Civilian Deaths in Afghanistan: Germany Clears Way to Compensate Kunduz Bombing Victims
After mulling the issue for months, the German government is preparing to pay compensation in the wake of the Sept. 4 bombing near Kunduz in northern Afghanistan that caused numerous civilian deaths. But Berlin could still face lawsuits over the controversial air strike.
Members of the community attend a funeral following the deadly air strike near Kunduz, Afghanistan in September.
Families of the victims of the deadly air strike on Sept. 4 near Kunduz ordered by Germany's Bundeswehr armed forces are expected to receive compensation of, on average, 4,000 ($5,173) each, SPIEGEL has learned. In the next few weeks, commanders at the German base in the northern Afghanistan provincial capital are expected to call a meeting of village elders in the affected region around Chahar Dara that is also to be attended by the Afghan human rights organization AIHRC and the International Organization for Migration.
During the meeting, relatives of the civilian victims and those identified as injured during the attack are to be compensated as quickly as possible. The German military has allocated a total budget of 400,000 for the compensation, which is being provided as a service "without recognition of any legal liability." The Bundeswehr's deployment staff have issued a directive stating that the "financial contribution" can be processed "in installments" or as a "payment in kind."
Among the ideas being discussed for "in kind" payments, is the possibility of purchasing cattle for the families of the victims. Meanwhile, the German Defense Ministry has broken off talks with two Bremen-based attorneys who claim to be representing the interests of 80 victims because of a lack of clarity over their mandate. The two attorneys are now threatening to sue the Bundeswehr for damages over the alleged chaos that has ensued in deliberations over possible compensation for the victims. In particular, they have criticized leaders in the German Defense Ministry, who they claim did not take independent steps to determine the indentity of possible civilian victims who were among the 142 who died.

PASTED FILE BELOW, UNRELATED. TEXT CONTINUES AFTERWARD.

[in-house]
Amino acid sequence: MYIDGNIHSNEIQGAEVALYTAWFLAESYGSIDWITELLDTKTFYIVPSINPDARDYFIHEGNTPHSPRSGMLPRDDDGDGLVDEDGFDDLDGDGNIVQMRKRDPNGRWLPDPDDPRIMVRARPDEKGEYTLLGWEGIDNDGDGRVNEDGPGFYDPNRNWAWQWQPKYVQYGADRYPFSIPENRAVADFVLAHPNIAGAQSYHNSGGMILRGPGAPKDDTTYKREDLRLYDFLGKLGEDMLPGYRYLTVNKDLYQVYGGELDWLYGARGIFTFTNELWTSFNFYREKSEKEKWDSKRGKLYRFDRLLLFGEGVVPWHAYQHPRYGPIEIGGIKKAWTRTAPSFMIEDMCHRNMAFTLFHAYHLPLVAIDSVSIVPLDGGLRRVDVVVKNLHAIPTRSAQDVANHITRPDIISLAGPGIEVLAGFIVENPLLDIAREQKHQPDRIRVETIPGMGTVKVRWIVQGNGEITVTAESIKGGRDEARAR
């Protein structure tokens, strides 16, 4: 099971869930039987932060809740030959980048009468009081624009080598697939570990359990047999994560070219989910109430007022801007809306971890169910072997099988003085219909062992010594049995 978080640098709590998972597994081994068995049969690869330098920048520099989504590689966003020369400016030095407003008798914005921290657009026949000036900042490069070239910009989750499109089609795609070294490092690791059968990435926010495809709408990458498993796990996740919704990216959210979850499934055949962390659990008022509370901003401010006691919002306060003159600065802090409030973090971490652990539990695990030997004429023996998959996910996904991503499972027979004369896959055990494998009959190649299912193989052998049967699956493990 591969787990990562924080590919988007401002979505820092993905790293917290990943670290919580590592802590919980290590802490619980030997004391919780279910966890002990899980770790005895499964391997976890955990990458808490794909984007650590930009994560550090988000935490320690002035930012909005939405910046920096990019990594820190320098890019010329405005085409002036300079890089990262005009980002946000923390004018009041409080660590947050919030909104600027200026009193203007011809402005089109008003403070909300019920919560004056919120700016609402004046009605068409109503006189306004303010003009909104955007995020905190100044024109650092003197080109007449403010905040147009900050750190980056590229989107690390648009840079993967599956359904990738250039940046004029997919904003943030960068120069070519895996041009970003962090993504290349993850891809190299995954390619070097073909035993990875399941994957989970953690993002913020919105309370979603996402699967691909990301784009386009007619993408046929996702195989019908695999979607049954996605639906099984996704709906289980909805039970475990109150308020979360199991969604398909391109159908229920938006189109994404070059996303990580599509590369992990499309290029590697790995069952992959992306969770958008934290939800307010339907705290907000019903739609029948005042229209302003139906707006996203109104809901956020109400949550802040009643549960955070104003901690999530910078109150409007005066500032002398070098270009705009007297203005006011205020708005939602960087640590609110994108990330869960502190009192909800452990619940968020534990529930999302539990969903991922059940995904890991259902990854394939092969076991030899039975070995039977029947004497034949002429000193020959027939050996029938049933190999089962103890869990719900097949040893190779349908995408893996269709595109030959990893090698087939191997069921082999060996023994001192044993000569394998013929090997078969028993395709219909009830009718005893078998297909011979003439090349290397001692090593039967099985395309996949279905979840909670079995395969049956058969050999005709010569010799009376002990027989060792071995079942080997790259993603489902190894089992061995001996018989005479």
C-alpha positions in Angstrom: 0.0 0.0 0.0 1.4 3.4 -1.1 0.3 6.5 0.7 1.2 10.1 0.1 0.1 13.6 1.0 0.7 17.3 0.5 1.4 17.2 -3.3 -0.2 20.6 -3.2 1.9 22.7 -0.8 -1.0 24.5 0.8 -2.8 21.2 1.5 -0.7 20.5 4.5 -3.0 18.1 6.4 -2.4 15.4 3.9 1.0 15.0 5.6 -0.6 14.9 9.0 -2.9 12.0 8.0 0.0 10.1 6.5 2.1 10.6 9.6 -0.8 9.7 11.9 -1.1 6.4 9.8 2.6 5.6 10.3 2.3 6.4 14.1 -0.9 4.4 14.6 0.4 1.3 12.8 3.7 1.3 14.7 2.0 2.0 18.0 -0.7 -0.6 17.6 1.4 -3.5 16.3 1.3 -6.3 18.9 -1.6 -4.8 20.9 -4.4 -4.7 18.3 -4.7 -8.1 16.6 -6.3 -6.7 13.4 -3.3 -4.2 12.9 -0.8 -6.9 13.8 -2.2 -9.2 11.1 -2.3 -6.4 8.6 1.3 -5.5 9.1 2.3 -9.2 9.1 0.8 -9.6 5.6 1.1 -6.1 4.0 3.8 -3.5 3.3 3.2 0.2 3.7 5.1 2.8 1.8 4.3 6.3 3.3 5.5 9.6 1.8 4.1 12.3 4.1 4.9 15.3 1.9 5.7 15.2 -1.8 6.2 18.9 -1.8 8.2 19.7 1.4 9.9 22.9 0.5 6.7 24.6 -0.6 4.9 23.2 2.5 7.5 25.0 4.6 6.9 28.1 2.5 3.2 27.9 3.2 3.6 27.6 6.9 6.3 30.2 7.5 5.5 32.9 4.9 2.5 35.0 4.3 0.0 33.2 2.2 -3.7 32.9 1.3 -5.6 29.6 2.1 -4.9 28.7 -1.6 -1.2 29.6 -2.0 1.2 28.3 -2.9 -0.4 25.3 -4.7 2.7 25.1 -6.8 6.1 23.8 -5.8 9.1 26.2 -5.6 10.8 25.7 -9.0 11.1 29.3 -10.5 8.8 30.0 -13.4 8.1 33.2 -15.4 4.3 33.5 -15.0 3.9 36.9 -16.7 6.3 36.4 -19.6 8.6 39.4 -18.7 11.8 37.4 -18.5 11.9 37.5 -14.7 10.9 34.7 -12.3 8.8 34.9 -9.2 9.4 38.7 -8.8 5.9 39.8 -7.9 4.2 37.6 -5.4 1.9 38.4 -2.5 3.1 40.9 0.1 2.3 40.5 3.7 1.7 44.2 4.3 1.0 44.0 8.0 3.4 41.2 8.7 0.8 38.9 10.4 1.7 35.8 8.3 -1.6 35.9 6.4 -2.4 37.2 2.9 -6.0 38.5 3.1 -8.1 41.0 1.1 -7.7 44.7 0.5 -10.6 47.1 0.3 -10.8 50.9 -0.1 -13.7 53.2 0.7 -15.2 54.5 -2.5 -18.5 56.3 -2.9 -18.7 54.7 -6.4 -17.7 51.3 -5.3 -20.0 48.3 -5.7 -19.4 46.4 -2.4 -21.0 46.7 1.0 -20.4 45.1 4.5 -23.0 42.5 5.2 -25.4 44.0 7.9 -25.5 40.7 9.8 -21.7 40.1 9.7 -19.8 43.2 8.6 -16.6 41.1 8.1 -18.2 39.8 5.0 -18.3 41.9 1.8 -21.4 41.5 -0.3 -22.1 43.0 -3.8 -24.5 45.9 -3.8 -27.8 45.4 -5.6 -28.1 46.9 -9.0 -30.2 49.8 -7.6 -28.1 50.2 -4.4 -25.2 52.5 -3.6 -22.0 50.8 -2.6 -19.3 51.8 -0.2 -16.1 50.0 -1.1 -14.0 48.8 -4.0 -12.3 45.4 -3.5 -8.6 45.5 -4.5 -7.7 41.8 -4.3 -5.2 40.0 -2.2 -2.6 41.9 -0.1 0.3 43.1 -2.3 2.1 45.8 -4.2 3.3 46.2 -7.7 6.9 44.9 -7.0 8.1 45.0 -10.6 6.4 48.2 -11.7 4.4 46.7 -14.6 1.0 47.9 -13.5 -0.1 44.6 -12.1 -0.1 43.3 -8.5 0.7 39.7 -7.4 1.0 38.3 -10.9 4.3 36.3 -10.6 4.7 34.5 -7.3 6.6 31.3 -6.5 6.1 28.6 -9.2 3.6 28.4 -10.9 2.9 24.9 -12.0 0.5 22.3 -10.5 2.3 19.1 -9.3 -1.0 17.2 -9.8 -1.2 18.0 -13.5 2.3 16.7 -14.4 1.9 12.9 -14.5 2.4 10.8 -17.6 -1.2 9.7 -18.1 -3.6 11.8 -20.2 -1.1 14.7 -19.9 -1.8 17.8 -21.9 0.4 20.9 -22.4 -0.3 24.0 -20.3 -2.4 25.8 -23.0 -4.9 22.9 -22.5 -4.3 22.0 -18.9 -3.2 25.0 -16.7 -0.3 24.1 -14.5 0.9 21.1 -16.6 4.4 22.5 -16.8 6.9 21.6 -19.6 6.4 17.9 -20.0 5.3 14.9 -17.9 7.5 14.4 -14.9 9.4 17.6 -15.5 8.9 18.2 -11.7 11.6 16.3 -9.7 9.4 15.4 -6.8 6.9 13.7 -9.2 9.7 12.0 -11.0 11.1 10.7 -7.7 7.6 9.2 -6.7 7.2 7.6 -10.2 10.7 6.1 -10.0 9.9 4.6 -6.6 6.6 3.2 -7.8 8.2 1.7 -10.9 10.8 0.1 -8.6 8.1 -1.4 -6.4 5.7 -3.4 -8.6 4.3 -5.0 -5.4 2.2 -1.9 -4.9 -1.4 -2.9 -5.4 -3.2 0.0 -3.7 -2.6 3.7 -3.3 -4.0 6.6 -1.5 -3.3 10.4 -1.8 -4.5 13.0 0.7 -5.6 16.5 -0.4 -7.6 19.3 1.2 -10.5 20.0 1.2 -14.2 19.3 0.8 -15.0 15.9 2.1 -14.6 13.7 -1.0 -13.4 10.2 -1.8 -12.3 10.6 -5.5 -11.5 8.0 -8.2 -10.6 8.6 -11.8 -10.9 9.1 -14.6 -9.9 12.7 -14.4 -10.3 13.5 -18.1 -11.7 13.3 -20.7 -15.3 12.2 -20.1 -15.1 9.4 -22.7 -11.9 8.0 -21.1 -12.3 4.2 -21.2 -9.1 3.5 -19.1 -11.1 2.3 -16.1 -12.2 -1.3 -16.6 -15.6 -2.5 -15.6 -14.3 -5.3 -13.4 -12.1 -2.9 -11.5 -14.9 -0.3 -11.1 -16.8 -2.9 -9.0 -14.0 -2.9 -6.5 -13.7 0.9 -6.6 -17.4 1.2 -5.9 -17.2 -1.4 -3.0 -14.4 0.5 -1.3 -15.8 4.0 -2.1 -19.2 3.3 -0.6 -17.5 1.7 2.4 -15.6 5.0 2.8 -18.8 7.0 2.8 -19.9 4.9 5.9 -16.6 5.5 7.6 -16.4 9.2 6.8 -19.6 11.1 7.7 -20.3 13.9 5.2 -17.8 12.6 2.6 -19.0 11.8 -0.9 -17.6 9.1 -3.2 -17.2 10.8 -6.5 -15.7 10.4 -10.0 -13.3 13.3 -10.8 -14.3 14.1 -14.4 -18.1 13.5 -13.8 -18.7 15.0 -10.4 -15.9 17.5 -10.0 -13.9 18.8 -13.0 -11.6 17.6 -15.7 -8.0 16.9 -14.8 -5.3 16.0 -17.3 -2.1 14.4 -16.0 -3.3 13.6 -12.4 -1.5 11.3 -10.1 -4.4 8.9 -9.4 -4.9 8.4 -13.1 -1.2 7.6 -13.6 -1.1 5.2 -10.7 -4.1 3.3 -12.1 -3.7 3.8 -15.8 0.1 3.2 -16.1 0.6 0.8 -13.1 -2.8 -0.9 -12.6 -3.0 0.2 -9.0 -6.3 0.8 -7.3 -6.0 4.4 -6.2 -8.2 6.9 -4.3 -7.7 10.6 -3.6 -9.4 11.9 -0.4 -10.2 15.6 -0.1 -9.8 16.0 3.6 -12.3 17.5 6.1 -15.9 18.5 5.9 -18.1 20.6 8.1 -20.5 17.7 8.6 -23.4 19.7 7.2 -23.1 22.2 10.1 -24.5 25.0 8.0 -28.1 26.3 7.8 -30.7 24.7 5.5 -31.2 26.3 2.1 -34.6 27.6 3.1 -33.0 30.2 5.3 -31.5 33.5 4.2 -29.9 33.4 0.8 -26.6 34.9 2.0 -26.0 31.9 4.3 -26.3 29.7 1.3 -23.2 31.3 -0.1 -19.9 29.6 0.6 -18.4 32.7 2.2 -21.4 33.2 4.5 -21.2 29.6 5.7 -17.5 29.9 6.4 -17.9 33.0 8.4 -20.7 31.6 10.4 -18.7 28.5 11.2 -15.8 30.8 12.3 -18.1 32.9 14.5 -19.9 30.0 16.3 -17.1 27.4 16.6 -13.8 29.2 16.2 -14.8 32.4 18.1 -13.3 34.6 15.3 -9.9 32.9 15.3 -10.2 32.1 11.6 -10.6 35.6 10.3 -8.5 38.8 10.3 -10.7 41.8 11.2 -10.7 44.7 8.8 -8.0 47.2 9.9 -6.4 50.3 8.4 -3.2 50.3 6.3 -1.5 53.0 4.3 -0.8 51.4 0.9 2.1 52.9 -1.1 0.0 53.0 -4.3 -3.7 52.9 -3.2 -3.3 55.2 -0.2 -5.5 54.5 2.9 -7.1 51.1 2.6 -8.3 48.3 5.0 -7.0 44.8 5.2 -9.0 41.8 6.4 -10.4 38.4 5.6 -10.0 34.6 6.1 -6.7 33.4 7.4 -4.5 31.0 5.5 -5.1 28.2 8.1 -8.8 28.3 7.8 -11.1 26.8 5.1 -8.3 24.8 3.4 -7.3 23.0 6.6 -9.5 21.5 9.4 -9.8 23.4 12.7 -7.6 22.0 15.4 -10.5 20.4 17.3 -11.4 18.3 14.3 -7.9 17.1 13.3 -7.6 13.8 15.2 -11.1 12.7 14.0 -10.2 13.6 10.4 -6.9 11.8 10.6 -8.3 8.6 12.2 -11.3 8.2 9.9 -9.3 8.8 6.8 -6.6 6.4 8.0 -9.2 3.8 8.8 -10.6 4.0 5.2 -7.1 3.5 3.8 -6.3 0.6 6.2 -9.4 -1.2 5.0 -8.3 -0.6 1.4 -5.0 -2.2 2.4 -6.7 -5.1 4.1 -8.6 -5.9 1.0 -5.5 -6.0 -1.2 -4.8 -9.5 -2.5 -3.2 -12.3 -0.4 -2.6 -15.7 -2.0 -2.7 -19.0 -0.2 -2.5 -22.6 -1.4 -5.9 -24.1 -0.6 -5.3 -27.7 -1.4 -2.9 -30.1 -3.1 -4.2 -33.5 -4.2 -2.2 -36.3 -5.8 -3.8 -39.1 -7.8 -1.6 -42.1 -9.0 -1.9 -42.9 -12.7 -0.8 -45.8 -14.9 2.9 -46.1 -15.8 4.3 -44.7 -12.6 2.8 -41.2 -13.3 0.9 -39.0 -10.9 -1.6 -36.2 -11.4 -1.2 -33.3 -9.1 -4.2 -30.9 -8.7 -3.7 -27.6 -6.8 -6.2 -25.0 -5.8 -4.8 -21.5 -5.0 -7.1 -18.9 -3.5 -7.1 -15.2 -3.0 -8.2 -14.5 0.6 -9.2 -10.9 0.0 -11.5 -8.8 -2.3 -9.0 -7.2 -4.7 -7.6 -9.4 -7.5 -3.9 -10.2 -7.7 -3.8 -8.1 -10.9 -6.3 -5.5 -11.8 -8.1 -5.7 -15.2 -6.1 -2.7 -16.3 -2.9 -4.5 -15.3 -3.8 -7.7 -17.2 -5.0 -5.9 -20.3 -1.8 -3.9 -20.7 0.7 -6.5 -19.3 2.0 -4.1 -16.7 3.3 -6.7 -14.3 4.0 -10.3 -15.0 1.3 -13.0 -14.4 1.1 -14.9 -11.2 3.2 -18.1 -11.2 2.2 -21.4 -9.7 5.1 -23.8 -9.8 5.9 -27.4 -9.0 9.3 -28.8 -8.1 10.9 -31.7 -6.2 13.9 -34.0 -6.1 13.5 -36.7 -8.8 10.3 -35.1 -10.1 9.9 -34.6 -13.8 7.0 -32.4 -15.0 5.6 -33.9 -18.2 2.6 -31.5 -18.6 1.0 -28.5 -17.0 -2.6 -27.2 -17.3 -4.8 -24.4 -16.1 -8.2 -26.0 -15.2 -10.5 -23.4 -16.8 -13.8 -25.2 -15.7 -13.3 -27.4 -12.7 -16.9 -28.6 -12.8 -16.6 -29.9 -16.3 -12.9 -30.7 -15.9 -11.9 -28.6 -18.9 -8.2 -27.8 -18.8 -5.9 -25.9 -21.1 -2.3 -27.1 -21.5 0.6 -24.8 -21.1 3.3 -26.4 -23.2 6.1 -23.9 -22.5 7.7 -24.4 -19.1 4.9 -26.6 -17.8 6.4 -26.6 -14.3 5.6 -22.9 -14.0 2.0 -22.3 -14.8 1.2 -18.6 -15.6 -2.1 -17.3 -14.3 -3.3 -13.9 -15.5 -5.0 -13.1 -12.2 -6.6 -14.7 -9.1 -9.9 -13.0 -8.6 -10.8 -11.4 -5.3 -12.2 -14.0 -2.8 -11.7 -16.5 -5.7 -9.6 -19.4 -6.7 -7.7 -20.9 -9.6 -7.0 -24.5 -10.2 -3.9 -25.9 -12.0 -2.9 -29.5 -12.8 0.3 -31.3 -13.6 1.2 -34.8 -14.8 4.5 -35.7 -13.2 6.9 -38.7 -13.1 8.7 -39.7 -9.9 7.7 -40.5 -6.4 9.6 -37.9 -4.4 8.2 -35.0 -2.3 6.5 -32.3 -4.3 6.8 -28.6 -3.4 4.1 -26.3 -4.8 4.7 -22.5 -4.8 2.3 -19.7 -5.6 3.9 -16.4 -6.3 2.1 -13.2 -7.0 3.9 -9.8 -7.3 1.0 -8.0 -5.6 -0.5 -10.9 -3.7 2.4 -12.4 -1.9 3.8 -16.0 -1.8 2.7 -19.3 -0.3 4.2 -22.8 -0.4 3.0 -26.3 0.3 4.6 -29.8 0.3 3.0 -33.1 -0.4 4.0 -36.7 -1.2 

The Bundeswehr had ordered the air strikes after Taliban hijacked two tanker trucks, and the bombs were dropped as dozens of people tried to tap fuel from the vehicles. The lawyers said to be representing the families claim the ministry had been ill-prepared for dealing with the demands they had issued to the Defense Ministry.
But now Defense Minister Karl-Theodor zu Guttenberg of the Christian Social Union -- the Bavarian sister party to Chancellor Angela Merkel's Christian Democratic Union -- has opened the path for individual compensation to be paid out to victims' families during the coming weeks, SPIEGEL reports in its Monday issue.
The bombing sparked a major national debate in Germany about the country's role in Afghanistan, forcing leading politicians to admit that rather than participating in a civilian reconstruction and peacekeeping mission, Bundeswehr soldiers there found themselves in a "war-like" situation. The German parliament is currently investigating the bombings.
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